This is a SKOS System Organization Primer.
The most important thing which I got out of this webcast was a better understanding exactly what SKOS brings to the table and the difference between a controlled vocabulary, a thesaurus, a taxonomy, an ontology:
- Controlled vocabulary. Basically a set of standard terms. For example, "Yes" and "No" is a controlled vocabulary. May seem odd; but one could also use "yes" and "no"; "true" and "false"; "yeah" and "nay"; you get the point. A listing of postal codes for each of the states in the United States is a controlled vocabulary.
- Taxonomy. A taxonomy adds the notion of a hierarchy between the members of a controlled vocabulary. For example, the terms "horse" and "cat" and "dog" are all types of "mammals".
- Thesaurus. A thesaurus provides a specific type of relationship, a similar term, a broader term, or a narrower term.
- Ontology. An ontology allows you to define your own types of relationships; specific, explicit types of relationships rather than general "parent-child" type relationships.
So SKOS is the global standard way for defining controlled vocabularies, taxonomies, thesauri. SKOS is also a standard way to build other ontologies, it seems. SKOS leverages the standards RDF and OWL. So basically, SKOS is a standard way of using the RDF and OWL standard to extend the SKOS framework. So, SKOS is extensible in a controlled manner.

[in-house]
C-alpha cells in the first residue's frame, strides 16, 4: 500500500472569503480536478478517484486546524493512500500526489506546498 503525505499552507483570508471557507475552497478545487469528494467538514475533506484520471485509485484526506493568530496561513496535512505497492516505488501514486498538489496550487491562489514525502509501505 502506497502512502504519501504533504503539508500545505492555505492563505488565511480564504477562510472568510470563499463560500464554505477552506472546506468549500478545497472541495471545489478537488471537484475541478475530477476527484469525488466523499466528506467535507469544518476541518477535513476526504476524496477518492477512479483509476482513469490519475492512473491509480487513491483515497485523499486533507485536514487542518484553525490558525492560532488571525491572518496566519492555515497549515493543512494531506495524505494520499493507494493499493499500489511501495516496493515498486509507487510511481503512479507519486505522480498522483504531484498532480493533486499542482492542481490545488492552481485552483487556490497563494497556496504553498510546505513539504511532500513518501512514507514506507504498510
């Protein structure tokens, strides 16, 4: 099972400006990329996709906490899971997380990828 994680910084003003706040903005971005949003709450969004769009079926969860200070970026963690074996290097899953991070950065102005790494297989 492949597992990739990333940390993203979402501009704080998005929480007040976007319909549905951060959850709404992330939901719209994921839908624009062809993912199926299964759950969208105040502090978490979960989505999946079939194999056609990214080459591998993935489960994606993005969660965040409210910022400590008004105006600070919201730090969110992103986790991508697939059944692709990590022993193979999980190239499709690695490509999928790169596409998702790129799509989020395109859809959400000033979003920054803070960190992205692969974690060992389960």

Why is this important for XBRL? Two reasons. First, this clearly shows the weakness of things like the "parent-child" relationship in the XBRL presentation relations. "Parent-child" has no real meaning. But, people building taxonomies (a) imply meaning, (b) imply meaning differently thus creating inconsistencies, (c) don't communicate that meaning to others using the XBRL taxonomy. This is true of both the IFRS and US GAAP financial reporting taxonomies.
Second, the XBRL definition relations DO provide a mechanism for communicating meaning of relations. For example, the XBRL Dimensions specification does exactly this, defining "all", "not-all", "hypercube-dimension", "dimension-domain", "domain-member" relations. Now, these are more technically oriented-type relations; but they are explicit. Other explicit type relations can be defined. However, is XBRL the best mechanism for articulating more relationships? Is SKOS better? Or OWL?